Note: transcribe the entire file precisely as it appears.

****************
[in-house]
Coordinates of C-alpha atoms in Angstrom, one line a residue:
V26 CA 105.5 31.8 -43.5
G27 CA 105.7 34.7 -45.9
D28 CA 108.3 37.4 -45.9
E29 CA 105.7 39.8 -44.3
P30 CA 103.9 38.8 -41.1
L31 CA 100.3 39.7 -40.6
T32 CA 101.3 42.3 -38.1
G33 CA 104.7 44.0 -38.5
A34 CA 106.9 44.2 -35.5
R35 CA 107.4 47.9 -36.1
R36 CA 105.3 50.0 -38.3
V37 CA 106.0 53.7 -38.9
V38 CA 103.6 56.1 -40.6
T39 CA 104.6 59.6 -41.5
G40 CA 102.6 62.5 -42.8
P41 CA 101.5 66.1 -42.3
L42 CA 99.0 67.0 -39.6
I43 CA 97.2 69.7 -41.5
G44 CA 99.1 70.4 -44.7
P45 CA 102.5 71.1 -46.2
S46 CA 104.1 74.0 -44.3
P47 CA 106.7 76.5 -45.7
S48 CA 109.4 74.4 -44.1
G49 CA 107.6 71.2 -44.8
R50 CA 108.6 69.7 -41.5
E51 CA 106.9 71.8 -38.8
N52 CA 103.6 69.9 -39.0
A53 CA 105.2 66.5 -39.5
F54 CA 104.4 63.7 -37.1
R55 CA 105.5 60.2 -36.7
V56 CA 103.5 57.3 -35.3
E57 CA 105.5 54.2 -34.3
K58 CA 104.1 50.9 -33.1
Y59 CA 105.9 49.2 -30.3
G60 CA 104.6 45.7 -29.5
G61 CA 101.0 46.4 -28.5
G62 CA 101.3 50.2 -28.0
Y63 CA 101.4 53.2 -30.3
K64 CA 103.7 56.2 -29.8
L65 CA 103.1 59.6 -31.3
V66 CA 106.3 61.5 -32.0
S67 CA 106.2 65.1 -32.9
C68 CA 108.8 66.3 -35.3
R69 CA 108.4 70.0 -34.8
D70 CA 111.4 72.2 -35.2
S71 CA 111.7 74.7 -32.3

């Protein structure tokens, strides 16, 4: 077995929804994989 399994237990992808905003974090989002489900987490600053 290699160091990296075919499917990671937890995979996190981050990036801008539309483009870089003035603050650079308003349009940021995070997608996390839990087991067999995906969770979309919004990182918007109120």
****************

[in-house]
Coordinates of C-alpha atoms in Angstrom, one line a residue:
V26 CA 105.5 31.8 -43.5
G27 CA 105.7 34.7 -45.9
D28 CA 108.3 37.4 -45.9
E29 CA 105.7 39.8 -44.3
P30 CA 103.9 38.8 -41.1
L31 CA 100.3 39.7 -40.6
T32 CA 101.3 42.3 -38.1
G33 CA 104.7 44.0 -38.5
A34 CA 106.9 44.2 -35.5
R35 CA 107.4 47.9 -36.1
R36 CA 105.3 50.0 -38.3
V37 CA 106.0 53.7 -38.9
V38 CA 103.6 56.1 -40.6
T39 CA 104.6 59.6 -41.5
G40 CA 102.6 62.5 -42.8
P41 CA 101.5 66.1 -42.3
L42 CA 99.0 67.0 -39.6
I43 CA 97.2 69.7 -41.5
G44 CA 99.1 70.4 -44.7
P45 CA 102.5 71.1 -46.2
S46 CA 104.1 74.0 -44.3
P47 CA 106.7 76.5 -45.7
S48 CA 109.4 74.4 -44.1
G49 CA 107.6 71.2 -44.8
R50 CA 108.6 69.7 -41.5
E51 CA 106.9 71.8 -38.8
N52 CA 103.6 69.9 -39.0
A53 CA 105.2 66.5 -39.5
F54 CA 104.4 63.7 -37.1
R55 CA 105.5 60.2 -36.7
V56 CA 103.5 57.3 -35.3
E57 CA 105.5 54.2 -34.3
K58 CA 104.1 50.9 -33.1
Y59 CA 105.9 49.2 -30.3
G60 CA 104.6 45.7 -29.5
G61 CA 101.0 46.4 -28.5
G62 CA 101.3 50.2 -28.0
Y63 CA 101.4 53.2 -30.3
K64 CA 103.7 56.2 -29.8
L65 CA 103.1 59.6 -31.3
V66 CA 106.3 61.5 -32.0
S67 CA 106.2 65.1 -32.9
C68 CA 108.8 66.3 -35.3
R69 CA 108.4 70.0 -34.8
D70 CA 111.4 72.2 -35.2
S71 CA 111.7 74.7 -32.3

């Protein structure tokens, strides 16, 4: 077995929804994989 399994237990992808905003974090989002489900987490600053 290699160091990296075919499917990671937890995979996190981050990036801008539309483009870089003035603050650079308003349009940021995070997608996390839990087991067999995906969770979309919004990182918007109120």